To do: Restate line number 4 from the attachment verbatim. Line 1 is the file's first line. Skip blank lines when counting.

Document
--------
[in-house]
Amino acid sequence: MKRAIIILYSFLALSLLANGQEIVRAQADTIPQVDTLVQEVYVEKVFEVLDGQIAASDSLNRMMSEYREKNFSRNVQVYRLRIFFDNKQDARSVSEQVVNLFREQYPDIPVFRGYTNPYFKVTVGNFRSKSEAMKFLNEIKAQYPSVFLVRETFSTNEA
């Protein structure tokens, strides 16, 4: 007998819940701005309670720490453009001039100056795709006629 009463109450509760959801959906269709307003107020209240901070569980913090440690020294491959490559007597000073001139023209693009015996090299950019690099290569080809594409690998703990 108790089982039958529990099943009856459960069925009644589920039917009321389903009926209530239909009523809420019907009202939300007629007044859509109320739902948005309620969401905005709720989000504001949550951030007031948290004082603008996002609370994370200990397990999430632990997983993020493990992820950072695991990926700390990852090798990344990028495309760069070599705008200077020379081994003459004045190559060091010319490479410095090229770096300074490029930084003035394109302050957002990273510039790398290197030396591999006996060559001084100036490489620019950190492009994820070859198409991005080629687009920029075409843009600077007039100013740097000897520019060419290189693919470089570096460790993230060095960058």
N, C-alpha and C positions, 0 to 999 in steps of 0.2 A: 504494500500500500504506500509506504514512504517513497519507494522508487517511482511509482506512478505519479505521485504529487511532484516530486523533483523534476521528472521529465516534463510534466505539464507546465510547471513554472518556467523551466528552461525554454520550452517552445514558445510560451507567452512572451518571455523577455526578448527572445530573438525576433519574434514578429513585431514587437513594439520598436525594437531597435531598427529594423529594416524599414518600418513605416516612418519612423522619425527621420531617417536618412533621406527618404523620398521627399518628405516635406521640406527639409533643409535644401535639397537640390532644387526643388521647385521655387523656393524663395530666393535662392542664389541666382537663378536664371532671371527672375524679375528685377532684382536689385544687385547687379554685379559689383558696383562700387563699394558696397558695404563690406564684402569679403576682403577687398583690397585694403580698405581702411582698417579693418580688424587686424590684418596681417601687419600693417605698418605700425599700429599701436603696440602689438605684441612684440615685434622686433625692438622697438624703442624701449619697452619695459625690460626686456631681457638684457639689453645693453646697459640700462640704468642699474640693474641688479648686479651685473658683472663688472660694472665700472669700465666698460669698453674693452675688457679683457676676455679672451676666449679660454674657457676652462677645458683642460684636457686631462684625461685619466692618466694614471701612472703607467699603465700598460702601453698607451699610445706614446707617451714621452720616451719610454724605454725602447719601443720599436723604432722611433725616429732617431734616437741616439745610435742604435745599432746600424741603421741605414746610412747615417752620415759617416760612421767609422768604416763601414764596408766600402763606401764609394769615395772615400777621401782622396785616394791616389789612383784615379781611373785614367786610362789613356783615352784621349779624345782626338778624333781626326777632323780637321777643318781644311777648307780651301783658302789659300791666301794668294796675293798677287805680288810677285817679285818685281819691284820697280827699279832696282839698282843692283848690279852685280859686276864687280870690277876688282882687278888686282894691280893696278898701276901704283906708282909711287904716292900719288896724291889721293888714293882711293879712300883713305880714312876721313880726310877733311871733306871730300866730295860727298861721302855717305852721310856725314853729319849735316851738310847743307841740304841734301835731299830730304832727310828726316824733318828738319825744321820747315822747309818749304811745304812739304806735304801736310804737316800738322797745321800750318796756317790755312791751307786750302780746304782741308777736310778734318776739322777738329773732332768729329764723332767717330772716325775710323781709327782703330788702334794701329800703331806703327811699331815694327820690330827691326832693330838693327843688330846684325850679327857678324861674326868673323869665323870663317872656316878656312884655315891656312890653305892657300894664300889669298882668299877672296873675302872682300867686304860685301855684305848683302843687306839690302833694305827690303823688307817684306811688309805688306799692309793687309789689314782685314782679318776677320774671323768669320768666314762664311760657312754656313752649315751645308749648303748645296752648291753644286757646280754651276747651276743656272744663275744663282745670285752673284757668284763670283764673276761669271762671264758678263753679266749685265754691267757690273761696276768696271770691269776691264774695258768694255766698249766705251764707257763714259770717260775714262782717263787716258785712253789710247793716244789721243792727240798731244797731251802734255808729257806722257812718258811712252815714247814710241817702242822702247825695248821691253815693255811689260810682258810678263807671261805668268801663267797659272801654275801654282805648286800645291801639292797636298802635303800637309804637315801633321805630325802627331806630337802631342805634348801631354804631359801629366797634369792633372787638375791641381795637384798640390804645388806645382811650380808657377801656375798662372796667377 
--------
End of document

N, C-alpha and C positions, 0 to 999 in steps of 0.2 A: 504494500500500500504506500509506504514512504517513497519507494522508487517511482511509482506512478505519479505521485504529487511532484516530486523533483523534476521528472521529465516534463510534466505539464507546465510547471513554472518556467523551466528552461525554454520550452517552445514558445510560451507567452512572451518571455523577455526578448527572445530573438525576433519574434514578429513585431514587437513594439520598436525594437531597435531598427529594423529594416524599414518600418513605416516612418519612423522619425527621420531617417536618412533621406527618404523620398521627399518628405516635406521640406527639409533643409535644401535639397537640390532644387526643388521647385521655387523656393524663395530666393535662392542664389541666382537663378536664371532671371527672375524679375528685377532684382536689385544687385547687379554685379559689383558696383562700387563699394558696397558695404563690406564684402569679403576682403577687398583690397585694403580698405581702411582698417579693418580688424587686424590684418596681417601687419600693417605698418605700425599700429599701436603696440602689438605684441612684440615685434622686433625692438622697438624703442624701449619697452619695459625690460626686456631681457638684457639689453645693453646697459640700462640704468642699474640693474641688479648686479651685473658683472663688472660694472665700472669700465666698460669698453674693452675688457679683457676676455679672451676666449679660454674657457676652462677645458683642460684636457686631462684625461685619466692618466694614471701612472703607467699603465700598460702601453698607451699610445706614446707617451714621452720616451719610454724605454725602447719601443720599436723604432722611433725616429732617431734616437741616439745610435742604435745599432746600424741603421741605414746610412747615417752620415759617416760612421767609422768604416763601414764596408766600402763606401764609394769615395772615400777621401782622396785616394791616389789612383784615379781611373785614367786610362789613356783615352784621349779624345782626338778624333781626326777632323780637321777643318781644311777648307780651301783658302789659300791666301794668294796675293798677287805680288810677285817679285818685281819691284820697280827699279832696282839698282843692283848690279852685280859686276864687280870690277876688282882687278888686282894691280893696278898701276901704283906708282909711287904716292900719288896724291889721293888714293882711293879712300883713305880714312876721313880726310877733311871733306871730300866730295860727298861721302855717305852721310856725314853729319849735316851738310847743307841740304841734301835731299830730304832727310828726316824733318828738319825744321820747315822747309818749304811745304812739304806735304801736310804737316800738322797745321800750318796756317790755312791751307786750302780746304782741308777736310778734318776739322777738329773732332768729329764723332767717330772716325775710323781709327782703330788702334794701329800703331806703327811699331815694327820690330827691326832693330838693327843688330846684325850679327857678324861674326868673323869665323870663317872656316878656312884655315891656312890653305892657300894664300889669298882668299877672296873675302872682300867686304860685301855684305848683302843687306839690302833694305827690303823688307817684306811688309805688306799692309793687309789689314782685314782679318776677320774671323768669320768666314762664311760657312754656313752649315751645308749648303748645296752648291753644286757646280754651276747651276743656272744663275744663282745670285752673284757668284763670283764673276761669271762671264758678263753679266749685265754691267757690273761696276768696271770691269776691264774695258768694255766698249766705251764707257763714259770717260775714262782717263787716258785712253789710247793716244789721243792727240798731244797731251802734255808729257806722257812718258811712252815714247814710241817702242822702247825695248821691253815693255811689260810682258810678263807671261805668268801663267797659272801654275801654282805648286800645291801639292797636298802635303800637309804637315801633321805630325802627331806630337802631342805634348801631354804631359801629366797634369792633372787638375791641381795637384798640390804645388806645382811650380808657377801656375798662372796667377 